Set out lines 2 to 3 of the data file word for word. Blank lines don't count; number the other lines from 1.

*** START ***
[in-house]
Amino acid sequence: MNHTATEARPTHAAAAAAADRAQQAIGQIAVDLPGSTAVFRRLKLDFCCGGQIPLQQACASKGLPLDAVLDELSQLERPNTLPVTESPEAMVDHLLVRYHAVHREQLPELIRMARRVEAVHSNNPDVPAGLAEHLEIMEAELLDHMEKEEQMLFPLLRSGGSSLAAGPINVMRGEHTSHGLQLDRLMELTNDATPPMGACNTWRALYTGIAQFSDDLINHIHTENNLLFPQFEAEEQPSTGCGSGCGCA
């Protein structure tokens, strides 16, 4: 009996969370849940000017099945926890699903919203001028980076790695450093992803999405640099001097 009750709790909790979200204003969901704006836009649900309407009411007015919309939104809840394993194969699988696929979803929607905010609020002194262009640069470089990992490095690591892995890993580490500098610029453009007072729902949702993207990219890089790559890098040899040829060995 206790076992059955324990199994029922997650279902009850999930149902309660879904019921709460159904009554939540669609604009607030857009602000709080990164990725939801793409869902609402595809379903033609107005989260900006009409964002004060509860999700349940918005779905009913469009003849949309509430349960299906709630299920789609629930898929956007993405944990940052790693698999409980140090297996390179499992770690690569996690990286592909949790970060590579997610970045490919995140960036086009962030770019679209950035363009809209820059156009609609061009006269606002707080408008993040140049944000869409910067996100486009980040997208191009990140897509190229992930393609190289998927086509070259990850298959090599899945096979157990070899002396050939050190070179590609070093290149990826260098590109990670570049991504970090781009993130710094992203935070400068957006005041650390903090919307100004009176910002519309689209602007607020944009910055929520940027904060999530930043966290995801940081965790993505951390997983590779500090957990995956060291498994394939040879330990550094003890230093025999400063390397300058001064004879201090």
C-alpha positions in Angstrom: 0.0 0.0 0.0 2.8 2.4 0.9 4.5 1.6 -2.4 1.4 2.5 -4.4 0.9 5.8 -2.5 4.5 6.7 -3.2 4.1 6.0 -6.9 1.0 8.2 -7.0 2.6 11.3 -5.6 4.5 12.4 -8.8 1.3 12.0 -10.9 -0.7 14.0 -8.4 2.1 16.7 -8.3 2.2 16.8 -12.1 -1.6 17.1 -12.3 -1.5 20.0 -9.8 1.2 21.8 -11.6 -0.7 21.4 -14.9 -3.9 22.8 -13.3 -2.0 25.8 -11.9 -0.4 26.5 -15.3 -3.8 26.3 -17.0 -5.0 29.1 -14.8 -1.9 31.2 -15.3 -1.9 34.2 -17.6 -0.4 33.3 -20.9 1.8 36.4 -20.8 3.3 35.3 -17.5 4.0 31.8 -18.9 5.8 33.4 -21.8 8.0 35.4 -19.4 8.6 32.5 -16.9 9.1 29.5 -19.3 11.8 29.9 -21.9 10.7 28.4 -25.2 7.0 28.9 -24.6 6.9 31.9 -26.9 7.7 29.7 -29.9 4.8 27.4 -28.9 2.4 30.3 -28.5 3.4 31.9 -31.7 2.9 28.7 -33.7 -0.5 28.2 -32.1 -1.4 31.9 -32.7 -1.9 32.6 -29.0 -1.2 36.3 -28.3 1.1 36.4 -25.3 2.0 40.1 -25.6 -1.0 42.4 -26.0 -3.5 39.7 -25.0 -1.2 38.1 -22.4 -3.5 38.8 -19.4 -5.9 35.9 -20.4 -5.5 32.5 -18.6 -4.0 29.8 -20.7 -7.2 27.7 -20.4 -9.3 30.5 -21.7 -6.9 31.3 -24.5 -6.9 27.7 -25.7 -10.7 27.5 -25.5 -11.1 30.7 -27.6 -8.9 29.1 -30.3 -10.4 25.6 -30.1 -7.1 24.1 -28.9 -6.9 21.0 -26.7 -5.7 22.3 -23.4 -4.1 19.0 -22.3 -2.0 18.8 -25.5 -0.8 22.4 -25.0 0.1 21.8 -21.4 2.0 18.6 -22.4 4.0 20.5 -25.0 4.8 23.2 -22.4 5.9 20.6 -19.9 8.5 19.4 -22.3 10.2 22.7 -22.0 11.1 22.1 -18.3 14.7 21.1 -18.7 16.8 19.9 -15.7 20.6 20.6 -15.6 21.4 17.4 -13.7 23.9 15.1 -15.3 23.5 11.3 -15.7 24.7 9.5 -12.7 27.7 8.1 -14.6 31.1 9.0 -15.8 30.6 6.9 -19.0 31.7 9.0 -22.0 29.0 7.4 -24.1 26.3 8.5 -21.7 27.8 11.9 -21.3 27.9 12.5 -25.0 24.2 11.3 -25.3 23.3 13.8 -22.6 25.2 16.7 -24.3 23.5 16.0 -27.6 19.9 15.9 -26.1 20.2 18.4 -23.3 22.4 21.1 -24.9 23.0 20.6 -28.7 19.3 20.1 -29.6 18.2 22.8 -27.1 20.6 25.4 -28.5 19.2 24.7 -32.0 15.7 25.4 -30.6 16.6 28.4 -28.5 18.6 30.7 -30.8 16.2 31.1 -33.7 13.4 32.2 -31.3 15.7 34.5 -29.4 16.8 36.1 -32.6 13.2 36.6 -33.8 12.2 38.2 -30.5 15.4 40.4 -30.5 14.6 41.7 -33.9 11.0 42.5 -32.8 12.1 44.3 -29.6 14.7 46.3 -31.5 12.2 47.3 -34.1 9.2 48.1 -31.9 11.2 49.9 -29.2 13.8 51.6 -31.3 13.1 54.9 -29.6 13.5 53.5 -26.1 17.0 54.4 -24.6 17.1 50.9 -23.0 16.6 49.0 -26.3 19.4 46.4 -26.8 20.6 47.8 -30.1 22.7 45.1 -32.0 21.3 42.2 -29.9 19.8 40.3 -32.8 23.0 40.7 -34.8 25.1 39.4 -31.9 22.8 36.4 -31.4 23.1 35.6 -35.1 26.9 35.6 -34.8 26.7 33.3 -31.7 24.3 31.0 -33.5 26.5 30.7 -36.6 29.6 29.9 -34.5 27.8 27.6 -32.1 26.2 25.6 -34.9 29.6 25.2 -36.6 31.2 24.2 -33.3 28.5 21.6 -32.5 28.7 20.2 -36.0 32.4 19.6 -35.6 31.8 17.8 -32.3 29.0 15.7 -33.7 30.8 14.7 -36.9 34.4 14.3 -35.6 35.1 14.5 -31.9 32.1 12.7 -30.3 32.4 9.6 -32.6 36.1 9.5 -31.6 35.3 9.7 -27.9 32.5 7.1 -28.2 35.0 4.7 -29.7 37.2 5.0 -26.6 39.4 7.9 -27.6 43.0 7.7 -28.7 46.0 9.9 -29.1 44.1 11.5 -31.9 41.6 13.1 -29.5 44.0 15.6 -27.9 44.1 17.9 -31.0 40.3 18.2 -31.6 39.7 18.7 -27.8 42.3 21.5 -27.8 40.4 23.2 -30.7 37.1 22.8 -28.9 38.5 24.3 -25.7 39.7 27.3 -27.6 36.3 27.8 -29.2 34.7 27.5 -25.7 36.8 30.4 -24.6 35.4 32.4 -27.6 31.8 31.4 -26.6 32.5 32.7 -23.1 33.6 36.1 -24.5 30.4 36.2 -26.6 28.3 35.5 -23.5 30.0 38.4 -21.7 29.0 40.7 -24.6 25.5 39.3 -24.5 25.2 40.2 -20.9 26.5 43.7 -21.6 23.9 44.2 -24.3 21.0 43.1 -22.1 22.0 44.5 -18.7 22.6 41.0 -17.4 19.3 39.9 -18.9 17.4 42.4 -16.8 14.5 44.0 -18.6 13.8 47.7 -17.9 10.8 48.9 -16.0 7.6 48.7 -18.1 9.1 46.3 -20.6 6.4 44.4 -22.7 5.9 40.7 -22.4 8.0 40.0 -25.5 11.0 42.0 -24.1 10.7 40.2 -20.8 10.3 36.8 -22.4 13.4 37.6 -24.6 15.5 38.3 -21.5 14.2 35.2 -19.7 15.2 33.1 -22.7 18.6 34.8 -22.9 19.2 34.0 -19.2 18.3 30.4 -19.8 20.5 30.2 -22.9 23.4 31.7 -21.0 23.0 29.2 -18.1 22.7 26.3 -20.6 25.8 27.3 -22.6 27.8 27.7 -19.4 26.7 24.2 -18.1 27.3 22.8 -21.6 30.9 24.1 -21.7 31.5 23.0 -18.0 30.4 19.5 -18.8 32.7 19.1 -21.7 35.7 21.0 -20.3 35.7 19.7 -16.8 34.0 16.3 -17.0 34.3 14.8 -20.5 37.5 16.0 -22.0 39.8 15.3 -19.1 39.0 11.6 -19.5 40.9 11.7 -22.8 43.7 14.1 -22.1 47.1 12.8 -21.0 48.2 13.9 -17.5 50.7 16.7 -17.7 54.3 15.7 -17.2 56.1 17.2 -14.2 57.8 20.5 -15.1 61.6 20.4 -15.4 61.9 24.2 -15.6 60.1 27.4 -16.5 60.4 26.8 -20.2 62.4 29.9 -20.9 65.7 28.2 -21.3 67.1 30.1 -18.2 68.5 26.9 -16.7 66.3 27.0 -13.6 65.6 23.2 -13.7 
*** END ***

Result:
Amino acid sequence: MNHTATEARPTHAAAAAAADRAQQAIGQIAVDLPGSTAVFRRLKLDFCCGGQIPLQQACASKGLPLDAVLDELSQLERPNTLPVTESPEAMVDHLLVRYHAVHREQLPELIRMARRVEAVHSNNPDVPAGLAEHLEIMEAELLDHMEKEEQMLFPLLRSGGSSLAAGPINVMRGEHTSHGLQLDRLMELTNDATPPMGACNTWRALYTGIAQFSDDLINHIHTENNLLFPQFEAEEQPSTGCGSGCGCA
């Protein structure tokens, strides 16, 4: 009996969370849940000017099945926890699903919203001028980076790695450093992803999405640099001097 009750709790909790979200204003969901704006836009649900309407009411007015919309939104809840394993194969699988696929979803929607905010609020002194262009640069470089990992490095690591892995890993580490500098610029453009007072729902949702993207990219890089790559890098040899040829060995 206790076992059955324990199994029922997650279902009850999930149902309660879904019921709460159904009554939540669609604009607030857009602000709080990164990725939801793409869902609402595809379903033609107005989260900006009409964002004060509860999700349940918005779905009913469009003849949309509430349960299906709630299920789609629930898929956007993405944990940052790693698999409980140090297996390179499992770690690569996690990286592909949790970060590579997610970045490919995140960036086009962030770019679209950035363009809209820059156009609609061009006269606002707080408008993040140049944000869409910067996100486009980040997208191009990140897509190229992930393609190289998927086509070259990850298959090599899945096979157990070899002396050939050190070179590609070093290149990826260098590109990670570049991504970090781009993130710094992203935070400068957006005041650390903090919307100004009176910002519309689209602007607020944009910055929520940027904060999530930043966290995801940081965790993505951390997983590779500090957990995956060291498994394939040879330990550094003890230093025999400063390397300058001064004879201090």